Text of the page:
[callout]Every Wednesday, I’ll post about multiple intelligences so we can better understand children and why they do what they do.[/callout]

Although I often write about the intelligences one at a time as if they show up separately for us as we need them, it’s rare they ever work alone. If you’ve read the last eight posts about what makes each of these smarts good, perhaps you’ve had that thought. Good for you!

For instance, the word-smart part of your brain may always be active because thinking without words is uncommon. For example, when you think with visuals and your eyes, using the picture-smart part of your brain, you’re most likely also thinking with words. You either talk to yourself and/or others about what you’re seeing. Is this true for you?

As I wrote about back on April 22nd,  the combination of self smart and people smart can be especially interesting. Two weeks ago, I wrote that “People-smart people think with other people. Their ideas are affirmed, fine-tuned, and strengthened through discussion.” One week ago, I wrote that “Self-smart people think alone with reflection, deeply inside of themselves.” So, what happens if both of these are strengths?

You may be confused and you may confuse and even frustrate others. 🙂

  • One day, you need people to think with and want the energy. The next, you’re better off alone with your thoughts and you crave quiet and peace.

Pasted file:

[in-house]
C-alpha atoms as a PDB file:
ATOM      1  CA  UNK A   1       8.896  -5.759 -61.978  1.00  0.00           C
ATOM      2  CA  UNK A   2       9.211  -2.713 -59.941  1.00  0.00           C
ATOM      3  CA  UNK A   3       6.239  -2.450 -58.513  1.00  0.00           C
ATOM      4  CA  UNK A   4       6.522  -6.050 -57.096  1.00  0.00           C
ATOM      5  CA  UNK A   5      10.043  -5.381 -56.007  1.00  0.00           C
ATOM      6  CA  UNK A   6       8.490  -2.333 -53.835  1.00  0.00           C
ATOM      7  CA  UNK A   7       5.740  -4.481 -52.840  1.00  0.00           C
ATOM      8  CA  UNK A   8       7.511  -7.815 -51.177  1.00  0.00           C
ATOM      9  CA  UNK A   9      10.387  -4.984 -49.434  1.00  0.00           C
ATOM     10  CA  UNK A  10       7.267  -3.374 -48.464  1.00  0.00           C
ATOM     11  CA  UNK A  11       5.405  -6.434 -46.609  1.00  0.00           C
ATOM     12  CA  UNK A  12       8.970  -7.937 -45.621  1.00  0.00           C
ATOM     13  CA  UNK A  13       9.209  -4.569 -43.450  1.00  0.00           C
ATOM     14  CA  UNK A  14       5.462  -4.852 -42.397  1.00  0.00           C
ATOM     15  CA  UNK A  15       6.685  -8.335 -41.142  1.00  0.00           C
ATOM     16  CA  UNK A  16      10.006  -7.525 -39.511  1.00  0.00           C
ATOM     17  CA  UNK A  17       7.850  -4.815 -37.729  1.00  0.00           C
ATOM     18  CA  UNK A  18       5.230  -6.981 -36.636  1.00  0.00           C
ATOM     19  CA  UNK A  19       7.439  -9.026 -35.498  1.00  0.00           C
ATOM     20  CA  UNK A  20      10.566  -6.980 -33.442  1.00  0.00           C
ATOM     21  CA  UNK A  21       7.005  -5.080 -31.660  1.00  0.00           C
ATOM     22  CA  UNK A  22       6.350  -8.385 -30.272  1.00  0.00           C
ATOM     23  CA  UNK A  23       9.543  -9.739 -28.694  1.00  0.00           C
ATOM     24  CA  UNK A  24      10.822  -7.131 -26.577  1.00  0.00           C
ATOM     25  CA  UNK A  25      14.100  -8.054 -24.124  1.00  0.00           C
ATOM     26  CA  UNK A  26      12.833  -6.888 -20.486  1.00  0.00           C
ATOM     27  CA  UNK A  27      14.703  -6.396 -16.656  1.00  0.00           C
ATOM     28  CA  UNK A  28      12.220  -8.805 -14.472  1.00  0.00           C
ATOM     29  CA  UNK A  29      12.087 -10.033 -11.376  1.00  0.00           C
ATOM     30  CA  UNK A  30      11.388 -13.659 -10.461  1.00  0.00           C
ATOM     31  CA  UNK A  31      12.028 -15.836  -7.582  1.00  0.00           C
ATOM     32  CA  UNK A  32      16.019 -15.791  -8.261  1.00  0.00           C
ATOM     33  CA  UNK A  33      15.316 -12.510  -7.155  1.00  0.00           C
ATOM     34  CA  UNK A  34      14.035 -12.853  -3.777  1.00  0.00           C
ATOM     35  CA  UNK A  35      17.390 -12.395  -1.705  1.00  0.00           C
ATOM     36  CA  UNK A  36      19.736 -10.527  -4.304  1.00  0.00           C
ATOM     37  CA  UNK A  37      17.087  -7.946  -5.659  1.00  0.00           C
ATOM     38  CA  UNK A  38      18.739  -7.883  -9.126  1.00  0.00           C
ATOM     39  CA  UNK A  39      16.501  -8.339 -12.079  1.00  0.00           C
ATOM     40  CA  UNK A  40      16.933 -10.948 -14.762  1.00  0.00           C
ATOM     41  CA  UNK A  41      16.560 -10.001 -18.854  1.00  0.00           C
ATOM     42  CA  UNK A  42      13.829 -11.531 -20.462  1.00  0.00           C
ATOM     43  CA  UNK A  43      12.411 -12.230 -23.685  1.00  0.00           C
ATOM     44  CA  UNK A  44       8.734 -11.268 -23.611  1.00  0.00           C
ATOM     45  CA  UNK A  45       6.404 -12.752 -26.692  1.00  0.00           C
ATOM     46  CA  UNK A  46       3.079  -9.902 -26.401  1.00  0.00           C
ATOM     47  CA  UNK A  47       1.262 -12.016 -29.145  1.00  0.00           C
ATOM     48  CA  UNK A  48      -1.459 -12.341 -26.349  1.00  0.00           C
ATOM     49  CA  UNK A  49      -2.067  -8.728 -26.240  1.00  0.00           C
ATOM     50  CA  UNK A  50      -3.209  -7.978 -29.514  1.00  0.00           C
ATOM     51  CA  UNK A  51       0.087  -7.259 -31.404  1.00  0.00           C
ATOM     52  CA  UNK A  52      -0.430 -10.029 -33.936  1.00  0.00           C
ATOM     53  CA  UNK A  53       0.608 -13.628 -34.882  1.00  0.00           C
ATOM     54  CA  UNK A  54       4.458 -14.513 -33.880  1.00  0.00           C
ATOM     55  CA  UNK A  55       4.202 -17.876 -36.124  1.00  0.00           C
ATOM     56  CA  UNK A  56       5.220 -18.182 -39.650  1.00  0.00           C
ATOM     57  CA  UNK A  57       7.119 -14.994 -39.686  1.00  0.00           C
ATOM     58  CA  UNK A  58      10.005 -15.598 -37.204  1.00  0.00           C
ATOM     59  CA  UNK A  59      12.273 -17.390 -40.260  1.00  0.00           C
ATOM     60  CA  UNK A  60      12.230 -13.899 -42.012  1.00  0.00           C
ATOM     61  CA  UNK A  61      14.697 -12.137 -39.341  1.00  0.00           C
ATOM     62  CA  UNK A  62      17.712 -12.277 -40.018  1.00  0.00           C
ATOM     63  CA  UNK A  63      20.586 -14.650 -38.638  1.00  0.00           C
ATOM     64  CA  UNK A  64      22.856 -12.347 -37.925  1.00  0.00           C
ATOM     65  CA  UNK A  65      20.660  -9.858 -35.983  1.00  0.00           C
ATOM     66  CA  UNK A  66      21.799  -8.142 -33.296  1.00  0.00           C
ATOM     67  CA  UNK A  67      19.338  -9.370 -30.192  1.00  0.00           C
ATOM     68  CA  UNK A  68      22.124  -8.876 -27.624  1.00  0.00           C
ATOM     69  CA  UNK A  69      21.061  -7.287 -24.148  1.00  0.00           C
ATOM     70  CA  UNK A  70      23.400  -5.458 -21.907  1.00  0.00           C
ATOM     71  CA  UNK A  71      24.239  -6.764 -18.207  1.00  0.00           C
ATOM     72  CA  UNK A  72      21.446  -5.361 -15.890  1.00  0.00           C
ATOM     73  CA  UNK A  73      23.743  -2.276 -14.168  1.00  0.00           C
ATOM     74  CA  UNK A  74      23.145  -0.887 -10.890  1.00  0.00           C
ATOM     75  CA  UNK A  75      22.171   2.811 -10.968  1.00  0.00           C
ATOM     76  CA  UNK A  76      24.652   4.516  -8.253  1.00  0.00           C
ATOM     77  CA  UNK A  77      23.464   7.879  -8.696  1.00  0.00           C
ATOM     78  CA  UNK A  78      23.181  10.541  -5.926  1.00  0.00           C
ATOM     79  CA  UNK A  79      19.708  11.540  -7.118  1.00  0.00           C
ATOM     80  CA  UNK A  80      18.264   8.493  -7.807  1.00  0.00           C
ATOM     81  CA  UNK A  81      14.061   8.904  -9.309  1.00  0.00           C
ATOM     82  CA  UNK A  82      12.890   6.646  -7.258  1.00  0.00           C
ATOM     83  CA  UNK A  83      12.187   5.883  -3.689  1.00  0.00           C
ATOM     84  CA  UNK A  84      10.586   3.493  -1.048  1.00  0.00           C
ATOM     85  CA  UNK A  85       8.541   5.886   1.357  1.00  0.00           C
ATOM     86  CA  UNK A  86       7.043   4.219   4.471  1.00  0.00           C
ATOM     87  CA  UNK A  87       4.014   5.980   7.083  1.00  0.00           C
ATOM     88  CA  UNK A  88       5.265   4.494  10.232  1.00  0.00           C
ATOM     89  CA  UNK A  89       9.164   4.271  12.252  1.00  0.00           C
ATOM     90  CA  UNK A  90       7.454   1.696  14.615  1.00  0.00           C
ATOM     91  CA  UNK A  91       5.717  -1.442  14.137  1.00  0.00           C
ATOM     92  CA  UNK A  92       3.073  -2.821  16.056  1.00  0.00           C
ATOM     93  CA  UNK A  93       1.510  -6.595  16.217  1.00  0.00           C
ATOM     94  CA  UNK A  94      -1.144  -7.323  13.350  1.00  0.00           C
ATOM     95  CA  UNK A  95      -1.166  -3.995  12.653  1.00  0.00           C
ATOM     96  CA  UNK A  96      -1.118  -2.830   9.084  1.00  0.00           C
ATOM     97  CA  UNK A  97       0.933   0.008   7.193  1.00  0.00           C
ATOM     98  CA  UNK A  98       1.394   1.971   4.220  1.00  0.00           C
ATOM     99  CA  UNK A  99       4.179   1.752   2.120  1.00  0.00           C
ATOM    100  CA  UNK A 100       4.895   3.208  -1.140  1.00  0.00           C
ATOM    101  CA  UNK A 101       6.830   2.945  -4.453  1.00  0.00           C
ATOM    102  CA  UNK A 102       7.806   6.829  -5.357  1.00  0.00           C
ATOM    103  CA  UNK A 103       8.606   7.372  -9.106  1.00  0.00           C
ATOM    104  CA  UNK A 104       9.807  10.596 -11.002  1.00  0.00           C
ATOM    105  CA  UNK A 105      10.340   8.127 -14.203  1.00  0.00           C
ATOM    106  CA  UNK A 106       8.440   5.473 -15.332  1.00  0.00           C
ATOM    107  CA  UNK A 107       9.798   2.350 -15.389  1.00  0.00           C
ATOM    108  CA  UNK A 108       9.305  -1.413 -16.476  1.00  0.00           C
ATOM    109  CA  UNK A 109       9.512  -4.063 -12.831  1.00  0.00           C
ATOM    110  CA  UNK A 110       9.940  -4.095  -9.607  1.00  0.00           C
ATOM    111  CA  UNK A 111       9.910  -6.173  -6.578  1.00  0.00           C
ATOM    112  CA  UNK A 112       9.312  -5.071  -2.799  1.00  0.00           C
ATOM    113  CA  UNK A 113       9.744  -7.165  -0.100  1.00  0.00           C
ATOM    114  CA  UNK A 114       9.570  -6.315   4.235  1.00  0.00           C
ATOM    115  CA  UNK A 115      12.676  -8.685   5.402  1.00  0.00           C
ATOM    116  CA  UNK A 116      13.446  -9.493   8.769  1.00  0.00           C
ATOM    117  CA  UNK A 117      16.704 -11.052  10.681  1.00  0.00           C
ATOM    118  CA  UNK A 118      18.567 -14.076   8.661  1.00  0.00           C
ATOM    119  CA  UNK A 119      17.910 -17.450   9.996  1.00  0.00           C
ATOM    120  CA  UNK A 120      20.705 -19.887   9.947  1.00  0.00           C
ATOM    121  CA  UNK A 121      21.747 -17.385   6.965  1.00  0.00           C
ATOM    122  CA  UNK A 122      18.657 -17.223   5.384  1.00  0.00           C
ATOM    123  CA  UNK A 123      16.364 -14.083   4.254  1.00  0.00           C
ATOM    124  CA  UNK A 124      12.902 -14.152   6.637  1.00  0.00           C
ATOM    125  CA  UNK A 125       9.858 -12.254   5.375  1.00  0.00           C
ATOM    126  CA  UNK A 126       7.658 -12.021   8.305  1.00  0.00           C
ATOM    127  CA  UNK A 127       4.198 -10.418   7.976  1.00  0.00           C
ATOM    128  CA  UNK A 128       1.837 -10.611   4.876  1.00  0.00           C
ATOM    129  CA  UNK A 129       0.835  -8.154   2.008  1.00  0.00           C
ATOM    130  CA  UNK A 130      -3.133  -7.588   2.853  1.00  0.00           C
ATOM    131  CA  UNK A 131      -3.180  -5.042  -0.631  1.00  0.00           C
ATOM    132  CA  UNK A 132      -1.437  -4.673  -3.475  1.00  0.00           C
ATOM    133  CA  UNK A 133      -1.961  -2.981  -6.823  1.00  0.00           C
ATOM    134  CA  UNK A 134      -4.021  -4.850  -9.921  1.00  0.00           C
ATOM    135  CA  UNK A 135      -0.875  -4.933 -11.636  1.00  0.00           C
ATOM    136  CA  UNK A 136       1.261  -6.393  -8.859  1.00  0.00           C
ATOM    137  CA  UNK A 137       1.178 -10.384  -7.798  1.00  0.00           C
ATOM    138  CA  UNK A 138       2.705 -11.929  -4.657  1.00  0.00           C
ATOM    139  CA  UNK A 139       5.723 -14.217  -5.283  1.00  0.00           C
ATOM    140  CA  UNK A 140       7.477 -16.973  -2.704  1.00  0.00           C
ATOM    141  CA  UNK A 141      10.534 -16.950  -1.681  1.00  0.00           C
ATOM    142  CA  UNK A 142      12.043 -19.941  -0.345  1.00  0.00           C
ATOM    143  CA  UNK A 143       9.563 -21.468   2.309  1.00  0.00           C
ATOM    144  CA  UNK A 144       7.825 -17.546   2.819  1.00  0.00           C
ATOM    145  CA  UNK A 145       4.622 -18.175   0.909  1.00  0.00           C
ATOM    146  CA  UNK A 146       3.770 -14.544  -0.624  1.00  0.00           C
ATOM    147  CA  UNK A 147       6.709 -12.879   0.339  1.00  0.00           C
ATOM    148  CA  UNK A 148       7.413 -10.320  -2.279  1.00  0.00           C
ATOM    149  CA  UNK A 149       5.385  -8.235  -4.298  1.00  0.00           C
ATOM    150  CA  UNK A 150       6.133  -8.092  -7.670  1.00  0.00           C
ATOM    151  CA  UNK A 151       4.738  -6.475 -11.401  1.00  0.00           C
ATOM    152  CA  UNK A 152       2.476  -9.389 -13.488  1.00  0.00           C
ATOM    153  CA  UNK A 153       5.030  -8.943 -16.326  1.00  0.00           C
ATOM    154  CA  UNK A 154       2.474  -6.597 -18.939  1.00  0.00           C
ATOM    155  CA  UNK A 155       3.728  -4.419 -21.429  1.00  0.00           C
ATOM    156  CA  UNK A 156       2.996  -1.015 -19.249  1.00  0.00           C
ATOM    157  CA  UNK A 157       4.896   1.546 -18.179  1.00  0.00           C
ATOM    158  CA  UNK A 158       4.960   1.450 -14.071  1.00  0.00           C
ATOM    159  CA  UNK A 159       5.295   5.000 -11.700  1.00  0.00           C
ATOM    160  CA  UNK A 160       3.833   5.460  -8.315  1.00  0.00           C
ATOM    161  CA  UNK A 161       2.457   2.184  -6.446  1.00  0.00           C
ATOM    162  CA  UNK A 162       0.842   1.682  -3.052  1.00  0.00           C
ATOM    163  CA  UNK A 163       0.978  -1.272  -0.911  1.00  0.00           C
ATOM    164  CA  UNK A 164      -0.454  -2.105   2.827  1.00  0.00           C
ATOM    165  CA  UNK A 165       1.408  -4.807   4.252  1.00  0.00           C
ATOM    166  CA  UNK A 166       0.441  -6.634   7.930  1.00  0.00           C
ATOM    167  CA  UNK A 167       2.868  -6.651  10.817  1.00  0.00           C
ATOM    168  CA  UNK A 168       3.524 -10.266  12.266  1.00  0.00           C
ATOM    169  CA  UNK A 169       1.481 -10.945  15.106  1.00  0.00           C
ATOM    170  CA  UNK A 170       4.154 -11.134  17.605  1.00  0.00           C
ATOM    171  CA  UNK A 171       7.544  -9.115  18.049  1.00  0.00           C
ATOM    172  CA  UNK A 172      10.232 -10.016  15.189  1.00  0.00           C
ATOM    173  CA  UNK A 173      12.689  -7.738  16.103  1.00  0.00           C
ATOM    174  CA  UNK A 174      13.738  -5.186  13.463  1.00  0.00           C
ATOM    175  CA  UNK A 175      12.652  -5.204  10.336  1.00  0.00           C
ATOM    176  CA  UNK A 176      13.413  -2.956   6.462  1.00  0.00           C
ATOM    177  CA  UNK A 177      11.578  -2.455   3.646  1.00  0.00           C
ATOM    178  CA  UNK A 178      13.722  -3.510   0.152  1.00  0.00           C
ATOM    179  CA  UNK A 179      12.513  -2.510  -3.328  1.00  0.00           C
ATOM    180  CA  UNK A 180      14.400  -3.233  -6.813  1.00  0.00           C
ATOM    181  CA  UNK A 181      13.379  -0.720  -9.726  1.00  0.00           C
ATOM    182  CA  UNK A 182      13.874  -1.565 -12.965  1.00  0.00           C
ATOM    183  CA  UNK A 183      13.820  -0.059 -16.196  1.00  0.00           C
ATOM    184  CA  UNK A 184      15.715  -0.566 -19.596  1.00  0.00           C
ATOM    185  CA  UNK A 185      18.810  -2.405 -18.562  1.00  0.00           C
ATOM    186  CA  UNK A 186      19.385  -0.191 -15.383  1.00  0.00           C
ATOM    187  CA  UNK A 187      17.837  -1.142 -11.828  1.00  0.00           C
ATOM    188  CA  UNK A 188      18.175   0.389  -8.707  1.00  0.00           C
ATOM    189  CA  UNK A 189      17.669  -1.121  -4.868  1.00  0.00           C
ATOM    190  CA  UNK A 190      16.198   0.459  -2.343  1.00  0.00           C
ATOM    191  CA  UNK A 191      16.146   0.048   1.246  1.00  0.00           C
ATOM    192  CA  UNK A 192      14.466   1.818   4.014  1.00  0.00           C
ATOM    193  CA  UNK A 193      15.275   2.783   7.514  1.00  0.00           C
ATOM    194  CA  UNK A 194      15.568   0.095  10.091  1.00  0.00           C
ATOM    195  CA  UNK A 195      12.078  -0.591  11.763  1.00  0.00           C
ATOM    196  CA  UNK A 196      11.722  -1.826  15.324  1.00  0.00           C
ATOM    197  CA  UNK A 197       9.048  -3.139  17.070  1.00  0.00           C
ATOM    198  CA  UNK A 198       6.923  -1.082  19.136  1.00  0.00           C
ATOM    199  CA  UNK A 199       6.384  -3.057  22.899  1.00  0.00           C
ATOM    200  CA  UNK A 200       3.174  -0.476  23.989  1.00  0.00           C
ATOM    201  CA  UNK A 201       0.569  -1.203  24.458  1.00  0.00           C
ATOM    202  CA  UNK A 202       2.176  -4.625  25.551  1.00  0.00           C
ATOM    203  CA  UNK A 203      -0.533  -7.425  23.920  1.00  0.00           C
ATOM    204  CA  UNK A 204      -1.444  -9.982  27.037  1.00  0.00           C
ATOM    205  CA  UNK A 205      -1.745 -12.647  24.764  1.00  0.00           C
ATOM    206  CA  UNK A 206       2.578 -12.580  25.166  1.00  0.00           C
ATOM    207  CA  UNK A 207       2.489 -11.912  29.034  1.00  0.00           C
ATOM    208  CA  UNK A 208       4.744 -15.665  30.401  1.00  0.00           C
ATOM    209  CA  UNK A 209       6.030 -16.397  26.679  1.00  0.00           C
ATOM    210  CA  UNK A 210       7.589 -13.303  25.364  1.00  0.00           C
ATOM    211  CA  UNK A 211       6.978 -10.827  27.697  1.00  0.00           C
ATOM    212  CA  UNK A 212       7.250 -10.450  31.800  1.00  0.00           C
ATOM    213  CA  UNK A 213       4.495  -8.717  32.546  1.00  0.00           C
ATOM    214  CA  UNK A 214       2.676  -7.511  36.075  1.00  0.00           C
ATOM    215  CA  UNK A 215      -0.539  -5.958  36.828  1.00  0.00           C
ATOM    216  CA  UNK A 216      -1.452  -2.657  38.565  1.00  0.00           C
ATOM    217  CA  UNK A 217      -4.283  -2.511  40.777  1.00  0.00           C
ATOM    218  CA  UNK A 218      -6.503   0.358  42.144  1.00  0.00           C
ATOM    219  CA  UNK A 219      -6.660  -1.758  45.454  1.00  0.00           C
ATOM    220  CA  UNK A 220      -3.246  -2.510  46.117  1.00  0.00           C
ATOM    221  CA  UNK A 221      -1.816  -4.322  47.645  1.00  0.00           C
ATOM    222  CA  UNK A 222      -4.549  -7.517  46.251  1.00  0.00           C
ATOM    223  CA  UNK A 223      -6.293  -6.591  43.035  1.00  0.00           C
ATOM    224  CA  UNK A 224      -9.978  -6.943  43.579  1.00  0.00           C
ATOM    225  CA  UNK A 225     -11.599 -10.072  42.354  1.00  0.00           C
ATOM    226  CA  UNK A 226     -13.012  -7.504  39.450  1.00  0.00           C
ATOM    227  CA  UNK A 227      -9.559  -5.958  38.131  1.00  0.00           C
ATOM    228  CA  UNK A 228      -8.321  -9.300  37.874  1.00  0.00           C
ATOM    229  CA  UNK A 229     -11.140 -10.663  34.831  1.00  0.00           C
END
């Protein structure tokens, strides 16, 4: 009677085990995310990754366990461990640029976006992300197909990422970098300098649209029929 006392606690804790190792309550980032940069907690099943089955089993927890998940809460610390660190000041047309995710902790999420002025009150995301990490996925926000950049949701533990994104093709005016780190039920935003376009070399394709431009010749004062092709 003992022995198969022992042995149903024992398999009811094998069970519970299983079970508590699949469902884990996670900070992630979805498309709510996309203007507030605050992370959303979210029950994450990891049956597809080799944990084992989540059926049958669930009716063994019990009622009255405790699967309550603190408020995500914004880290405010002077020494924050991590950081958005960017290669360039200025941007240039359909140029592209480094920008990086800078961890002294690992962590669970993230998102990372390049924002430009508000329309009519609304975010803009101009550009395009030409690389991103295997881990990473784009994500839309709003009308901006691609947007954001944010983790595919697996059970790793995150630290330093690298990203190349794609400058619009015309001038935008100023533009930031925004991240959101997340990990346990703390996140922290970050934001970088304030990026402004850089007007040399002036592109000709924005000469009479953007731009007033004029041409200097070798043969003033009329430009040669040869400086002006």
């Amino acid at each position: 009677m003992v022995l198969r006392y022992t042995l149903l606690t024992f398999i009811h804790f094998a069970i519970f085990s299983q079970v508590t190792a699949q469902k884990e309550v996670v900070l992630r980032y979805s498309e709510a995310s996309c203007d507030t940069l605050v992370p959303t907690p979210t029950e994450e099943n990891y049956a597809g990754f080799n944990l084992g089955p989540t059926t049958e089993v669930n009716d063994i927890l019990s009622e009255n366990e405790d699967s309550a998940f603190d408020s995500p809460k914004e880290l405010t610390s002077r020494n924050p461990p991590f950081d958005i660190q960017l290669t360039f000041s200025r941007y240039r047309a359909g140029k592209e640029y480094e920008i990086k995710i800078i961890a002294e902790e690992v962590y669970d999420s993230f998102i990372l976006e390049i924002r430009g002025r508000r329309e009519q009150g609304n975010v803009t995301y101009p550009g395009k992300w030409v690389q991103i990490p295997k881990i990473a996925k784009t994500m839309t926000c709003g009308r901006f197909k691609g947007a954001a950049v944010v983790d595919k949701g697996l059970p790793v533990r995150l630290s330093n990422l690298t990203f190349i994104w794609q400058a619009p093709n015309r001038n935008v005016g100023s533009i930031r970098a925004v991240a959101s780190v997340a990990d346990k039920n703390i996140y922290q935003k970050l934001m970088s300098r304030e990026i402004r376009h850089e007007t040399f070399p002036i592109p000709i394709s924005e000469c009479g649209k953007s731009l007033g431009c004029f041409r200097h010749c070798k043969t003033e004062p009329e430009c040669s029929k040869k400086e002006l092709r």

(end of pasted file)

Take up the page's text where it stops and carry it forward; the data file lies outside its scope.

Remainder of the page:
• One day, you welcome other people who want to bounce ideas off of you. The next, you react negatively, explaining that you were right in the middle of your own important thoughts.
  • One day, you’re an effective team member as you add much to a group discussion at work, school, or church. The next, you attend a meeting, but are quiet not contributing much at all.

You also may delight yourself and others. ☺

  • One day, you listen intently to others and contribute clarifying wisdom. And, because you think deeply about your thoughts, you’re able to ask a question that drives others to an important conclusion.
  • One day, because you’re self smart, you look over an agenda in advance so you arrive at a meeting with some thoughts ready to share. As people begin discussing options, you know when it’s best to share yours because you use your people-smart skills to observe for the best timing.
  • One day, you’re able to handle having nothing to share at a meeting while others advance the cause well. You enjoy affirming them knowing that you were wise to not talk when you had nothing new to add to the discussion.

Do you see the advantages of having strengths in both people and self smart? Although it can be internally confusing and hard for others until they get to know you, it’s a wonderful combination. Your self-smart abilities help you know what you know. The people-smart strengths help you share it.

If this is you, tell others. Let them know how you think best and what helps you. This will empower them to prepare you best and work with you best whether this is in relationships at home or at work. This can decrease any frustration they may have. And, you’ll feel better, too, because you’ll be comfortable and successful. It’s a win-win!

What about your children? Might this be their combination? I can almost guarantee, based on conversations I’ve had with some, that they’re often confused and troubled by their own behavior. They don’t understand why they want to hang with their siblings one day and not the next. They are interactive and into all their friends one day at school and not the next. That whole day, they just feel like they want to escape. Talk with them about this and increase their self-confidence. You can do it!